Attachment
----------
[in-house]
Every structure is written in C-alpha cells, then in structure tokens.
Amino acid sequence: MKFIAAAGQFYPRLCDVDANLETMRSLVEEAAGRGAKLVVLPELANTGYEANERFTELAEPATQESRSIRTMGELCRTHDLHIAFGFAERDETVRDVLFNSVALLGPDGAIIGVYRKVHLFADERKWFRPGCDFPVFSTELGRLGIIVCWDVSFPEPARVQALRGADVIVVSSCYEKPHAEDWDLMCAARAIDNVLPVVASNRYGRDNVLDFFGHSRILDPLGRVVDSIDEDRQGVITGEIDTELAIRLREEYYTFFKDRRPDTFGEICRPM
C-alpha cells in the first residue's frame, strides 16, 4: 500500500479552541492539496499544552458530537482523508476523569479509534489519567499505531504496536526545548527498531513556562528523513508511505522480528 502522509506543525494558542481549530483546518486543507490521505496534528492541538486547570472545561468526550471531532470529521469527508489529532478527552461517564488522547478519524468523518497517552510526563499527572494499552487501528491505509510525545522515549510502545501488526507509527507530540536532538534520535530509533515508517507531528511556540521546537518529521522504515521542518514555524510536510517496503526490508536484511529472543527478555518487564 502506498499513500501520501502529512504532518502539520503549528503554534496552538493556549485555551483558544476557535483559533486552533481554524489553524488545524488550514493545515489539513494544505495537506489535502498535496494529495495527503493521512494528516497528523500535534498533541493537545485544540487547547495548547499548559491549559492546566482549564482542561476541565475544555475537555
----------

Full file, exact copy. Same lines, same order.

[in-house]
Every structure is written in C-alpha cells, then in structure tokens.
Amino acid sequence: MKFIAAAGQFYPRLCDVDANLETMRSLVEEAAGRGAKLVVLPELANTGYEANERFTELAEPATQESRSIRTMGELCRTHDLHIAFGFAERDETVRDVLFNSVALLGPDGAIIGVYRKVHLFADERKWFRPGCDFPVFSTELGRLGIIVCWDVSFPEPARVQALRGADVIVVSSCYEKPHAEDWDLMCAARAIDNVLPVVASNRYGRDNVLDFFGHSRILDPLGRVVDSIDEDRQGVITGEIDTELAIRLREEYYTFFKDRRPDTFGEICRPM
C-alpha cells in the first residue's frame, strides 16, 4: 500500500479552541492539496499544552458530537482523508476523569479509534489519567499505531504496536526545548527498531513556562528523513508511505522480528 502522509506543525494558542481549530483546518486543507490521505496534528492541538486547570472545561468526550471531532470529521469527508489529532478527552461517564488522547478519524468523518497517552510526563499527572494499552487501528491505509510525545522515549510502545501488526507509527507530540536532538534520535530509533515508517507531528511556540521546537518529521522504515521542518514555524510536510517496503526490508536484511529472543527478555518487564 502506498499513500501520501502529512504532518502539520503549528503554534496552538493556549485555551483558544476557535483559533486552533481554524489553524488545524488550514493545515489539513494544505495537506489535502498535496494529495495527503493521512494528516497528523500535534498533541493537545485544540487547547495548547499548559491549559492546566482549564482542561476541565475544555475537555